Figure 2: Sketch showing the path of electrons that pass through the center of the fiber columns near the focal plane. At the back-end of the 2 cm. SciFi a misalignment of around 0.03 mm (with respect the the fiber's axis) results from using an averaged β angle for the bundle support location.


The 5x6 fiber bundle supports were designed with two 5x3 bundle halves offset such that the center of the front face of the middle column in each bundle half would sit on the magnetic focal plane for a β angle of 12.0o. This angle was selected as a compromise that would allow coverage through the photon energy range of 10 - 5.6 GeV.

As a side note - If required and finances permit, the 17 bundle supports can be easily redesigned for a different β angle. This redesign would take less than an hour of CAD work, with a manufacturing turn-around time in as little as two days. Costs are estimated to be around $5k. A CAD drawing of a new bundle support design, with the current forward and rear bundle half stagger, already exists. This new design incorporates updated locations of the threaded holes for mounting the clamps that keep the bundle straps in place; thereby, permitting a slightly larger range of coverage on the focal plane and a more secure way to hold the fiber straps. The best time to replace/modify the bundle supports, if so desired, would be during fiber replacement. This way the new fibers can be mounted to the new bundle support outside the tagger hall, before ever making it to JLab. A conservative time estimate for changing the TAGM fiber configuration would be approximately two days (16 hours).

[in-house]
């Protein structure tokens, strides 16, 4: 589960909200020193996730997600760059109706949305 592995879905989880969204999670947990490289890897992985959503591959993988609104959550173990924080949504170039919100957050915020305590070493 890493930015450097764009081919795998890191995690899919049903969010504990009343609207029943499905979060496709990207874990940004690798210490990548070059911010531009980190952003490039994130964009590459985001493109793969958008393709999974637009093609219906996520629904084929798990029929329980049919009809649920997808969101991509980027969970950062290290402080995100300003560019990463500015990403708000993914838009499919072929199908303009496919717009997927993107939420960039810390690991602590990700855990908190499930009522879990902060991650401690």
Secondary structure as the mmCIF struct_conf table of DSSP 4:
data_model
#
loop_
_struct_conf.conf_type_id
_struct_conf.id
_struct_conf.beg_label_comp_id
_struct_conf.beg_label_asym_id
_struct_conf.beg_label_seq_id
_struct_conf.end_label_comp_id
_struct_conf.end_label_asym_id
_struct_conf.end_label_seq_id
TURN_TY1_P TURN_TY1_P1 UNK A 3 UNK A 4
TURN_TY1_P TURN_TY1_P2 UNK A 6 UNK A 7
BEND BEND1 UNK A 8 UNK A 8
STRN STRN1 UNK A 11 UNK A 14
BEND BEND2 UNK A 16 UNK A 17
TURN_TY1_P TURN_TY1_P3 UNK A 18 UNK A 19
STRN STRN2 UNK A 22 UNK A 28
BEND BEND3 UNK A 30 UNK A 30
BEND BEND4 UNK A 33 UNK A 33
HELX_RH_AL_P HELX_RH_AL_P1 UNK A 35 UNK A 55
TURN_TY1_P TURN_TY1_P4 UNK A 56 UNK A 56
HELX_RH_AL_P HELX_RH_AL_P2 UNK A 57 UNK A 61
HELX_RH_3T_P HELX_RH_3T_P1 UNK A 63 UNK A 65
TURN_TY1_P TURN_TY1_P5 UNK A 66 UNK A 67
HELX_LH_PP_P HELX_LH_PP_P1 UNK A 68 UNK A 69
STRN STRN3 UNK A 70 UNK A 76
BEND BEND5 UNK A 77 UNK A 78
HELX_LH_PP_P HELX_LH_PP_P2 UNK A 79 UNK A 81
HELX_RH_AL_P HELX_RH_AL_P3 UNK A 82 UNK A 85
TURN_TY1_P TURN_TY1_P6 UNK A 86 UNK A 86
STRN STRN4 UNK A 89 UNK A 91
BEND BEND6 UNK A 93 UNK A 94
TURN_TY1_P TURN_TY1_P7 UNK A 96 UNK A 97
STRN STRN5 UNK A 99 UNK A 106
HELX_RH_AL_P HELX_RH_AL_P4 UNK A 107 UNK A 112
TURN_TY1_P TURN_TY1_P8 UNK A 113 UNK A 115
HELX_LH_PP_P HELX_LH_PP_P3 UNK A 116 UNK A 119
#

Each bundle has a "pivot point" that when placed on the focal plane, provides the optimal y-displacement from the focal plane for each fiber column in that bundle without encroaching too close to the tagger magnet window. If the bundle β angle ≠ 12o, then the 1st & 6th, 2nd & 5th, and 3rd & 4th fiber column pairs will have the same magnitude offset as one another from the focal plane in Y, but with opposite signs, see Figure 2. This is all provided that when the bundle support is mounted on the parallel railing system the tagger magnet's focal plane passes through the midpoint between the front and rear bundle halves (the so called pivot point).


Figure 3: Sketch showing the "pivot point" that should always sit on the focal plane to provide the optimal fiber alignment. The green line running through the pivot point represent the placement of the focal plane for a bundle support with β = 12o, while the red line shows the placement for β > 12o.